Social photography’s former rebel now teaches other photographers how to reject the advice she was given when she was starting out, Nigel Atherton discovers.
If one person can be credited with dragging commercial portraiture away from the purgatory of canvas backgrounds and gold-rimmed brown slip folders, it’s Annabel Williams. Now one of the UK’s most successful social photographers, the contemporary style she pioneered has now become almost mainstream, vindicating her years of battling against the staid conventions of the photographic establishment.
‘When I started out, there were only two ways women could be photographed,’ Annabel recalls. ‘You either looked like your mother, with a string of pearls round your neck, or you took your clothes off.’ Realising instinctively that women wanted to look glamorous and beautiful, like the models they admired in the glossy magazines, Annabel co-founded Cover Girl in the 1980s with her make-up artist sister, and it became a runaway success.
‘In effect, we invented makeover photography,’ she adds, ‘and of course since then it’s been widely copied.’ The style, however, has evolved. ‘Back in the Eighties it was about big hair, make-up and big shoulder pads because that was the look then. Now the look is more natural, but just as much work goes into styling.’
Annabel’s service is a million miles from the half-hour session down at the local studio. It’s a totally bespoke service, which starts way before the event with a detailed consultation and includes a full-day shoot at the client’s home (which often extends to favourite haunts and walks in the area) and even covers shooting a tailor-made portrait for a specific space in the client’s home, with clothes and backgrounds chosen to complement the décor. ‘I’m not just there to take their portrait,’ she insists. ‘I’m there to take the best portraits they’ve ever had.’
This approach obviously caters to the top end of the market, and Annabel travels far and wide from her Cumbrian base – Annabel was even flown over to Geneva to photograph one family, whose wedding she had done years before.
Despite owning a large, well-equipped studio in the Lake District, Annabel now shoots mainly on location, usually outdoors.
‘I used to prefer the studio because that was my comfort zone,’ she confesses. ‘I had the lights set up as I wanted, and was in control. Then I learned to work with natural light and now that’s all I use.’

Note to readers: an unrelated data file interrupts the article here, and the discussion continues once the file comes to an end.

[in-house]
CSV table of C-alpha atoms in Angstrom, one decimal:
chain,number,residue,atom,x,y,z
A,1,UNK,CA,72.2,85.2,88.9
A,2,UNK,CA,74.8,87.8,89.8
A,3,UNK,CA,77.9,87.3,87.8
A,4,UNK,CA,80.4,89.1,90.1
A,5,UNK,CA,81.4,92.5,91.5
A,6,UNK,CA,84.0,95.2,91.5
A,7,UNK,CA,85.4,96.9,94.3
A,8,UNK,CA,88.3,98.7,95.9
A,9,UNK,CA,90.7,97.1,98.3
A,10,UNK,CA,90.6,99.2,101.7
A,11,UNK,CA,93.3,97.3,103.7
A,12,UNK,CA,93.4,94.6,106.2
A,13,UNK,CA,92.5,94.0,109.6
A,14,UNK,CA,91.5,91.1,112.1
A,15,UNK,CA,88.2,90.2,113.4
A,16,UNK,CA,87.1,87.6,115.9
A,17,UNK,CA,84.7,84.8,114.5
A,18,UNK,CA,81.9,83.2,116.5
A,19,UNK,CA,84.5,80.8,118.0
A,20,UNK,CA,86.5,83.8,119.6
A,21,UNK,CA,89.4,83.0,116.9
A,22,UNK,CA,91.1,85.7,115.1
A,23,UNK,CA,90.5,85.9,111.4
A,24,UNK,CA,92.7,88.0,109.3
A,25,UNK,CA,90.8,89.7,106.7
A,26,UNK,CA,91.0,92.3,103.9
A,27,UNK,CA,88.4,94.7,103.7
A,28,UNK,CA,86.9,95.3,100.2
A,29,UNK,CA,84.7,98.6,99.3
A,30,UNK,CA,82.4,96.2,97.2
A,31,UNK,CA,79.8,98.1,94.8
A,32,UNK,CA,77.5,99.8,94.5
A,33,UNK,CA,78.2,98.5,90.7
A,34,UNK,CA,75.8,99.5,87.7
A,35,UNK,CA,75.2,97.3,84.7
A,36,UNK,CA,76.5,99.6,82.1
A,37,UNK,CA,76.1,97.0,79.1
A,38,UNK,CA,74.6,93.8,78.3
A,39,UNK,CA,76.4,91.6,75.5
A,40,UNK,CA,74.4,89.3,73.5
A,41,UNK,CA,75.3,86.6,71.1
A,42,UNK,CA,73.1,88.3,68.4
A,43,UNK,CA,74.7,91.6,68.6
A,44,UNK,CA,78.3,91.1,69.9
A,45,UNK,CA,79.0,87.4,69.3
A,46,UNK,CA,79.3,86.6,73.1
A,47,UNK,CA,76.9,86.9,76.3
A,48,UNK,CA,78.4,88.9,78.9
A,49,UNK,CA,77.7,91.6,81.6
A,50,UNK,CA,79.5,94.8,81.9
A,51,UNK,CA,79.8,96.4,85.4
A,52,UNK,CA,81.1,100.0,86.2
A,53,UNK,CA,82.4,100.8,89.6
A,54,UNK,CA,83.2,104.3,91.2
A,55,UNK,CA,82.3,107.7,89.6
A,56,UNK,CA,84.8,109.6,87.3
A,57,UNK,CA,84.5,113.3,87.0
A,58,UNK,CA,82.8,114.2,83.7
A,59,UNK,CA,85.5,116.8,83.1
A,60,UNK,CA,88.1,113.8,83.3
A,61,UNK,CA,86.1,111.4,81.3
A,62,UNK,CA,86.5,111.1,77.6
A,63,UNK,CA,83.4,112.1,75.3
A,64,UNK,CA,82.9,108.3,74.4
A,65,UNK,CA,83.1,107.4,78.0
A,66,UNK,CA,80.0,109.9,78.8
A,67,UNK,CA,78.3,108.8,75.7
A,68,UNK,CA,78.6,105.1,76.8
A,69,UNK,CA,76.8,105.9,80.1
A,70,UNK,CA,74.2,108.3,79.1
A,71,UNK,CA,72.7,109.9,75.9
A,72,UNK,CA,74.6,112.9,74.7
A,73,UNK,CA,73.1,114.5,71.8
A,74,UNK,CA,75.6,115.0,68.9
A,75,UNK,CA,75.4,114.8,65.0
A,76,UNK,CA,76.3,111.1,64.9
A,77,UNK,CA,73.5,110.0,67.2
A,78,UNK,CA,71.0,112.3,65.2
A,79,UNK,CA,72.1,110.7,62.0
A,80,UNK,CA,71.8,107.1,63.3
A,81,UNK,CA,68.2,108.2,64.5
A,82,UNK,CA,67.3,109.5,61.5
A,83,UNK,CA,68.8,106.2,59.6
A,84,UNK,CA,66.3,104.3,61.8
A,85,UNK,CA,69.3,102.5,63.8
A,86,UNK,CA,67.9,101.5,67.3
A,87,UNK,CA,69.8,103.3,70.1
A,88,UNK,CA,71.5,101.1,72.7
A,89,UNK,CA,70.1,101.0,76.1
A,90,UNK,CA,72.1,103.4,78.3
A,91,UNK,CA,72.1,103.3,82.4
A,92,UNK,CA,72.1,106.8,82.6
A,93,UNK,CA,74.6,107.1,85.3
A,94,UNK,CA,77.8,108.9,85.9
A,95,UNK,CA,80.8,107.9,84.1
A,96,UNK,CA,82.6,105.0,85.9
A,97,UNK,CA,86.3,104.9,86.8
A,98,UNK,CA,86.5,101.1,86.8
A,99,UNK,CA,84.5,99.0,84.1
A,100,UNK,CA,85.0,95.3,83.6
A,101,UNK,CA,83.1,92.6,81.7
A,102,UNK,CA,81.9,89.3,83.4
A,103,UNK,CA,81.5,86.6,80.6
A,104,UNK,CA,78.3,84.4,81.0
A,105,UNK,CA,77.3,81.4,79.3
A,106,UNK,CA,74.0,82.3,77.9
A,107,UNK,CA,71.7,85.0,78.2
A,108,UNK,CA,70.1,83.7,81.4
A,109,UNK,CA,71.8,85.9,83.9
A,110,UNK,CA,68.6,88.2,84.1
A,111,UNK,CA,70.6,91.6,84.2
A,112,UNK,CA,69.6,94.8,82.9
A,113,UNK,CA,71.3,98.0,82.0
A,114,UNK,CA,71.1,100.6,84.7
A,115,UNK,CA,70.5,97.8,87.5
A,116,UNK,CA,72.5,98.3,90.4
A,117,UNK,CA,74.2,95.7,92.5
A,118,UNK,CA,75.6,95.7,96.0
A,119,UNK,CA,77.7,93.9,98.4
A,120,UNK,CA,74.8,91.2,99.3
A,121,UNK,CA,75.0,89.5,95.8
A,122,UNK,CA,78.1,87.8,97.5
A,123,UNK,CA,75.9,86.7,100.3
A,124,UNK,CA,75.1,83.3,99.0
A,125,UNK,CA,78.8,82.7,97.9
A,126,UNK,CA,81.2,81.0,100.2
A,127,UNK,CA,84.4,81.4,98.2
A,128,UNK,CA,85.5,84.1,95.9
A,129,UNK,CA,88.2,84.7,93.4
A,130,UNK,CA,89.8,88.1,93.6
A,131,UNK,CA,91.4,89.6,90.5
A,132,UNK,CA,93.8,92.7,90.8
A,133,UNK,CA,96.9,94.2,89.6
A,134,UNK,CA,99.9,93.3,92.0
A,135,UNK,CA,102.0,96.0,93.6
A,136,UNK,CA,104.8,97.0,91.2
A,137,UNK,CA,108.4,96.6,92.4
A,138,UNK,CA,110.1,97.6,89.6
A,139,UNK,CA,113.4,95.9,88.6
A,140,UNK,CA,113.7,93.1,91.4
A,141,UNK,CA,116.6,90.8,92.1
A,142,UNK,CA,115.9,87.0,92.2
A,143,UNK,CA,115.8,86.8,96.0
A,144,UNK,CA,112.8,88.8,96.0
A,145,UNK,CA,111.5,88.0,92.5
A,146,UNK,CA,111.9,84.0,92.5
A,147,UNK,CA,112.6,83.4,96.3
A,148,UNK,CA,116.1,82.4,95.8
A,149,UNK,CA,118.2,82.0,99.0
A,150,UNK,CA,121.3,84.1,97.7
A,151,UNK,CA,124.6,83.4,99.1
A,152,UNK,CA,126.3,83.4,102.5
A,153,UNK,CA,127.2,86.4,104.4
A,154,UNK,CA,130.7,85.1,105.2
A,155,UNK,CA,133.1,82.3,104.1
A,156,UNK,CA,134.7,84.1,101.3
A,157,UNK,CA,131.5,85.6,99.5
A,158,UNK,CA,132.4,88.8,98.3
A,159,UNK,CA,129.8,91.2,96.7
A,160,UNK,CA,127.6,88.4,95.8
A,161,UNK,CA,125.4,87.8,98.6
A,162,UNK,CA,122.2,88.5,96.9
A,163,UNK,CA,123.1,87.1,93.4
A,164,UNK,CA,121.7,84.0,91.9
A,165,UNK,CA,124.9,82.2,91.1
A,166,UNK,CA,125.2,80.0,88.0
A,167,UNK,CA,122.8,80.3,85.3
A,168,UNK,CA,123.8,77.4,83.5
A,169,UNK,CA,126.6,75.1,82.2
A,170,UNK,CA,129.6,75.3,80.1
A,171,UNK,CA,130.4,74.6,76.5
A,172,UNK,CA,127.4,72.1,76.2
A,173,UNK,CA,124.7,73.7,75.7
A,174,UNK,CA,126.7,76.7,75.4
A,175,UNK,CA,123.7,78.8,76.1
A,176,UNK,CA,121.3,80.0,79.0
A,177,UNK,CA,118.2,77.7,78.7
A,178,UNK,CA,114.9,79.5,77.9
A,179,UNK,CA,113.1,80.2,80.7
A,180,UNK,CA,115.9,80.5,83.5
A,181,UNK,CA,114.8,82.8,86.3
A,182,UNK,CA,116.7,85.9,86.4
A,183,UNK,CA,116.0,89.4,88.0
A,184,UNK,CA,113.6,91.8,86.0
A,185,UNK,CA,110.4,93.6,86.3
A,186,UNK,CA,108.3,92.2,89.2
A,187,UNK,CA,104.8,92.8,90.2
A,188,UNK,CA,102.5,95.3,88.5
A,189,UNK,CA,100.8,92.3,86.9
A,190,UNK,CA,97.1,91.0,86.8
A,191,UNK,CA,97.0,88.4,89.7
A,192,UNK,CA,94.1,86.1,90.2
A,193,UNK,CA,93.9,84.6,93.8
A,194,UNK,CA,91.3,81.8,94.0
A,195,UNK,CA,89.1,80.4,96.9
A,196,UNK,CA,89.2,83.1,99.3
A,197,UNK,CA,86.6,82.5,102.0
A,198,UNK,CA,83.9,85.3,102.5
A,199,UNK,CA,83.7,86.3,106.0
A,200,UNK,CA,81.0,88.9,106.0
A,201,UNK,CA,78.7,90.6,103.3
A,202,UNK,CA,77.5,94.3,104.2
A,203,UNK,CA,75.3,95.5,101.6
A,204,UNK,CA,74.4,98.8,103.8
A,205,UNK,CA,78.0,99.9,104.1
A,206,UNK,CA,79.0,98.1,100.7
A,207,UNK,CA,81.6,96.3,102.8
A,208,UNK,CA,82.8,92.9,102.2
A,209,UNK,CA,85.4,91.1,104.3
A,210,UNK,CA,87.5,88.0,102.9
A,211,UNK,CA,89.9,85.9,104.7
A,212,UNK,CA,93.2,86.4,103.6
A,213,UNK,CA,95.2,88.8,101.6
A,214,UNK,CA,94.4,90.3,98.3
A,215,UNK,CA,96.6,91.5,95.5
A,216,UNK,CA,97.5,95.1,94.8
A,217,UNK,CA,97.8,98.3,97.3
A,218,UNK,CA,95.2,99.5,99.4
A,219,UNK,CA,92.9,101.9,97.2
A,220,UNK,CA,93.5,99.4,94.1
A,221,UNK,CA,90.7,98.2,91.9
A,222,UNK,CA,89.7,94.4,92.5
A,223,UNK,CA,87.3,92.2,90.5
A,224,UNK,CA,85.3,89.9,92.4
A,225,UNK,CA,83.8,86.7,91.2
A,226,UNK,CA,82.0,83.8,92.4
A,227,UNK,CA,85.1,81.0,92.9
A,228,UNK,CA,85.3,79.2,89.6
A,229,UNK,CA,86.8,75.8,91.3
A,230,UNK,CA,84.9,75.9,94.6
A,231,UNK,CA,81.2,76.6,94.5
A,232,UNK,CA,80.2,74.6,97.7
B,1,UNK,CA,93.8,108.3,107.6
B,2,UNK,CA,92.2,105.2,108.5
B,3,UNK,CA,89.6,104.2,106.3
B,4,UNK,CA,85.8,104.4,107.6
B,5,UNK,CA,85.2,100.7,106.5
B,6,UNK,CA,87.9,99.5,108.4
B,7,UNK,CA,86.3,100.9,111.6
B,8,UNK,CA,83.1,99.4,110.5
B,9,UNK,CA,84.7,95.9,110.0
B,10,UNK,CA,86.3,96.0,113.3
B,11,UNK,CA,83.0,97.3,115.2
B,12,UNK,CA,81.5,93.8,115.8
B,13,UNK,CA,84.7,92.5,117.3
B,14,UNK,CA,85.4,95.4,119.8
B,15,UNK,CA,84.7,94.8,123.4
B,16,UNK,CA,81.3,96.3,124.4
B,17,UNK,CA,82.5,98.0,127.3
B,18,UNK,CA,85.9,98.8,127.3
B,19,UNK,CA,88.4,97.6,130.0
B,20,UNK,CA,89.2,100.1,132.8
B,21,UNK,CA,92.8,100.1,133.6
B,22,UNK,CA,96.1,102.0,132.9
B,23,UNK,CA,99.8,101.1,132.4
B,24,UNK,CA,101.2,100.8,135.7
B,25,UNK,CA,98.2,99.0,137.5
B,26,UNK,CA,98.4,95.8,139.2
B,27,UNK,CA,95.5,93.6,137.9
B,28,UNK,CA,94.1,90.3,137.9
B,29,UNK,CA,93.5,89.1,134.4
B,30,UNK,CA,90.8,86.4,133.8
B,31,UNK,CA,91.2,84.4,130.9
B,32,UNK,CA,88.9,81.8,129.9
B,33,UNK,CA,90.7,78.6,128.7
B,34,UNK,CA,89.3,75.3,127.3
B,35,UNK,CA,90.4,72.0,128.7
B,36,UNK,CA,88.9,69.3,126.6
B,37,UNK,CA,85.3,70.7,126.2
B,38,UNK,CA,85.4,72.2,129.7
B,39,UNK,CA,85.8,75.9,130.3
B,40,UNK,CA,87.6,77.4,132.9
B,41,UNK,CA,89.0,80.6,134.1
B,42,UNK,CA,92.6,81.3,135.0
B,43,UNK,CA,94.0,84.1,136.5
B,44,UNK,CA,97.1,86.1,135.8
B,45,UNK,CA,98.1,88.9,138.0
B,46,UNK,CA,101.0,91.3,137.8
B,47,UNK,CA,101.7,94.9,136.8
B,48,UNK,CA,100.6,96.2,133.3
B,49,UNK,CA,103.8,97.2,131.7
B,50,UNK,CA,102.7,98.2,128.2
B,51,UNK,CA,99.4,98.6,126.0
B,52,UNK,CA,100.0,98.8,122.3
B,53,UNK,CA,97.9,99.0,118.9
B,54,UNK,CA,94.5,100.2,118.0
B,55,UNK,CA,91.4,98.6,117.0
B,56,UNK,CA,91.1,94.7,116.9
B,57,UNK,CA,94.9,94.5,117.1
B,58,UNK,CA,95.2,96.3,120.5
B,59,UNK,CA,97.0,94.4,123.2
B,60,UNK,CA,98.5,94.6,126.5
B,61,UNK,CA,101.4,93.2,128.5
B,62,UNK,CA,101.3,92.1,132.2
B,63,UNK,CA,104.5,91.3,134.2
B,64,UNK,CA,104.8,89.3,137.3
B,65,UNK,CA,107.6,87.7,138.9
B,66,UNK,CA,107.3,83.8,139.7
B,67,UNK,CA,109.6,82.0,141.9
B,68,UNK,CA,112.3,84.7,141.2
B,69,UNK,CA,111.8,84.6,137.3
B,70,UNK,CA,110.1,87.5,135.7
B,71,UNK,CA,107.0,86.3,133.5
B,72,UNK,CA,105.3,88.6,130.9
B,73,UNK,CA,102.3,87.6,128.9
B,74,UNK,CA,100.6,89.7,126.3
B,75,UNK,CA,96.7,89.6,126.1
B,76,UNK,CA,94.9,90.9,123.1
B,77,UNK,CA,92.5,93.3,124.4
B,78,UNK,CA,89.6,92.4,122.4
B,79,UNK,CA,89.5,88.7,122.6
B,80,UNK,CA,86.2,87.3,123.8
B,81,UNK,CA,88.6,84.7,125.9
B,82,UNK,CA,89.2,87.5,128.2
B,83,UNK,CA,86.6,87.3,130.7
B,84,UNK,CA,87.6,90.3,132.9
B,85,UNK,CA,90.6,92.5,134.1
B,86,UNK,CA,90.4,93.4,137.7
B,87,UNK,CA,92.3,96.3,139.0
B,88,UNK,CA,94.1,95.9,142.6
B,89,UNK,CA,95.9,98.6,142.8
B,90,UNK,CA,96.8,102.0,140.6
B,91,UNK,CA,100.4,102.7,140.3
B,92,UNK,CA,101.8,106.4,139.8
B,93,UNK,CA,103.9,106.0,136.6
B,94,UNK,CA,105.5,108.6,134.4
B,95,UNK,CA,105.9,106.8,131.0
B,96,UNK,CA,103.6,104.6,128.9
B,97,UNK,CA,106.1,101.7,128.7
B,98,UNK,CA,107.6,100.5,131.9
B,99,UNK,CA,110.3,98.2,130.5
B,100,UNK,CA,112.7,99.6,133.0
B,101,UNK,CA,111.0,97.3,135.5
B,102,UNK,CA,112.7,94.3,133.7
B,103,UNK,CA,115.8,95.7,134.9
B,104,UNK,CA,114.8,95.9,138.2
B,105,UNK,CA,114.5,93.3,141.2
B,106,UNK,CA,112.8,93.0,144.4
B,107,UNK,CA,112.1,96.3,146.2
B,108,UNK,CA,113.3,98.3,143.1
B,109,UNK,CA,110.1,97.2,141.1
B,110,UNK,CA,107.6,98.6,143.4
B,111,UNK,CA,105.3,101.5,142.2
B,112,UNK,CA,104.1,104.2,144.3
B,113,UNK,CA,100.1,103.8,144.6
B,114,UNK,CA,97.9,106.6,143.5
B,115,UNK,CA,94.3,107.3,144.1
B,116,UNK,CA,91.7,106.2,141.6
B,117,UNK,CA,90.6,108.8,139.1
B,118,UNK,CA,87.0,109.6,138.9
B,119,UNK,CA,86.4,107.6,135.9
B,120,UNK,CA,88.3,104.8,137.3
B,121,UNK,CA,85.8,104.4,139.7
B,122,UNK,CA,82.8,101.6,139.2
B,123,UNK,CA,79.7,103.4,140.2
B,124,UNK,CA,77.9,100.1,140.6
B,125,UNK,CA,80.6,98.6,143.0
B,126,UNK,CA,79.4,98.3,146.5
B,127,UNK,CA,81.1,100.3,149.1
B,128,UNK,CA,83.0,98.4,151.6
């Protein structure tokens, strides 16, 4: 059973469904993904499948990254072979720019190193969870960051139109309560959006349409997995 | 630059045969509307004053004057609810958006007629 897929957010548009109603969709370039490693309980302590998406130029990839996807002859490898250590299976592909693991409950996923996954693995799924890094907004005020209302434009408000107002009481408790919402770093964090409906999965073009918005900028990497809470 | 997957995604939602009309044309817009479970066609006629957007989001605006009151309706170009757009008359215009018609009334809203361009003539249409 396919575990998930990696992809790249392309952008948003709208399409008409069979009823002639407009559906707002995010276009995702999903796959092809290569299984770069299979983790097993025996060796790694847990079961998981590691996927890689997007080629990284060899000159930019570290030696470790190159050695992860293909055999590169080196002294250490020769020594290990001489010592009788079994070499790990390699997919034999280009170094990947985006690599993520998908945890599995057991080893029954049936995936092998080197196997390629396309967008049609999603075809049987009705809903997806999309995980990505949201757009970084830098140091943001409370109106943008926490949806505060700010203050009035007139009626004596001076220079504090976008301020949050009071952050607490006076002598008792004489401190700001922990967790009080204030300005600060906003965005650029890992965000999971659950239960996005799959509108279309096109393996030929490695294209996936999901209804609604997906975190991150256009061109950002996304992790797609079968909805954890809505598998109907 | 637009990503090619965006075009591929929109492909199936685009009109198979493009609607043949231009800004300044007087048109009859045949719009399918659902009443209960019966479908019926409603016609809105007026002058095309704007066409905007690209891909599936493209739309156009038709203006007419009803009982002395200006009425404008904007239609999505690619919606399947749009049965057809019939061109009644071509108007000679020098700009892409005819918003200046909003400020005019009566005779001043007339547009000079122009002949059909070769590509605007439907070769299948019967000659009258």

When Annabel arrives for a shoot, one of the first things she does is take a look around to find three or four different locations to do the shoot. ‘I look for where the light is good – nice and soft – and where there is an interesting background. Not necessarily picturesque; even a rusty tin shed can make a great background.’
Annabel’s service includes a hair and make-up artist, and, while they’re making the client look beautiful, Annabel also goes through their wardrobes to pick out suitable outfits which will complement the settings she has chosen.
For the pictures themselves Annabel has long been an advocate of handheld 35mm SLRs, even when the norm was tripod-mounted medium format cameras. ‘How can you strike up a rapport with the subject when you’re looking down at an image on a screen which is back to front?’ she argues. ‘When I started out I was told to use a tripod but the pictures were just too static. There was no spontaneity.’
Annabel has been using the Canon EOS system for many years but only in the past couple has she gone digital. ‘I tried it before but the quality just wasn’t there for me, especially with the highlights, which used to blow easily. I suppose I was waiting for the cameras to become good enough for my needs.’
That moment came with the introduction of the EOS 1DS MkII and she now uses this camera exclusively, usually coupled with Canon’s 70-200mm f/2.8. ‘Although I have other lenses most of my portraits are done on this lens, because it’s less obtrusive and intimidating for the subject when I’m not right on top of them.’ It also helps that telephoto lenses have a flattering foreshortening effect on the perspective, too, with a pleasantly shallow depth of field.
Annabel likes to shoot at f/5.6 as she finds it gives the best results, and she takes a selective meter reading off the subject’s face to ensure a correct exposure. To ensure a fast enough shutter speed to avoid camera shake she sets the camera to ISO 400 as a default – though she will go up to ISO 800 if necessary. ‘There’s little noise at 400 and it’s still acceptable at 800,’ she says.